Sometime after midnight, a baby asleep on Donald Duck sheets was swept out of her house, out of her crib and into the night. That she was found at all is a miracle.
That she was alive is whatever is better than that.
Nine-month-old Tiffany Sarabia had ridden the wave of a mudslide that had killed two men early Tuesday, demolished three homes and a hillside that had stood for centuries in Laguna Beach, Calif. She landed against a shelter for cats, was seen by a man who had lost his glasses, handed to a stranger who handed her to a paramedic - who made sure she was breathing - then handed her to a woman who held her close.
The man who found her was tired and not ready for hero status. Gary Segraves, 51, had come to Laguna Canyon Road to rescue his daughter, Jenifer, who had been stranded in an earlier slide. Invited into the home of strangers, Segraves had decided to stay the night when the second slide knocked him from the home.
The water and debris slammed him into a building below the house. When Segraves stopped rolling, he realized he and the baby were sharing the same pile of rocks and twigs and living room furniture.
It had been collecting at the rear of a one-room shelter called the Bluebell Foundation for Cats.
Segraves had lost his glasses in the initial avalanche, and at first he thought the baby at his feet was a muddy doll.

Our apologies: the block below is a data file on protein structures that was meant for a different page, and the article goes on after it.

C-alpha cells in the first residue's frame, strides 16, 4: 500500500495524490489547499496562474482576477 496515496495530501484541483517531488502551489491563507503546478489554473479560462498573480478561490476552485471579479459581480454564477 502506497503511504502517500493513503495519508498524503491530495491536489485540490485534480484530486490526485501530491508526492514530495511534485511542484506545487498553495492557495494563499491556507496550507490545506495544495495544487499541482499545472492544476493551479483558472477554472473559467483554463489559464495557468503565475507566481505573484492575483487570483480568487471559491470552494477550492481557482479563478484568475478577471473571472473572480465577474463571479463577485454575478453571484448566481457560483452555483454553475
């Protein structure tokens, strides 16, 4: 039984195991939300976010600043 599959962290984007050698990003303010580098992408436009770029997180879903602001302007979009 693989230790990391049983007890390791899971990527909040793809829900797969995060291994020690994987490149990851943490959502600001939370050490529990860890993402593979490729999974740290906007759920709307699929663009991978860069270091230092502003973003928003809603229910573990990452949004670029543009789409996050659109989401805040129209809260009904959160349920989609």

“I pinched its fingers to see if it was alive,” he said.
He carried the 20-pound baby away from the mud and toward a man who was coming toward him.
Shaken, tired and hurt, Segraves handed the mud-swaddled baby to a stranger named Todd Tingley, also of Laguna Beach. The baby’s brown eyes were open. She looked up at Tingley. He spoke to her, telling her again and again that she was safe now.
Tingley took the baby and jogged toward the road.
Laguna Beach firefighter Frank Ybarra was waiting. On the first fire truck to make the scene, Ybarra took the child.
“I didn’t have one foot on the ground when they handed me a baby covered in mud,” he said. “She had mud packed in her mouth and nose. She was very cold and wet and she was not breathing.”
Ybarra lifted the infant onto the front seat of the fire truck and cleared her airway with a bulb syringe - five times, 10 times.
“She started moaning a little bit, and breathing,” Ybarra said. “She was living! I’ve got three kids, the youngest is 2. It’s just, I was so happy.”
That done, he cut her wet, filthy pajamas off her and wiped mud from her face. He cleaned her ear, and saw the gold hoops that told him it was a girl.
Teresa Sarabia, barely conscious, had been loaded onto an ambulance. When she awoke, she was frantic about her husband and three children.
“My baby! My baby!” she screamed.
Ybarra showed her his other passenger: a baby.
It was unmistakably hers.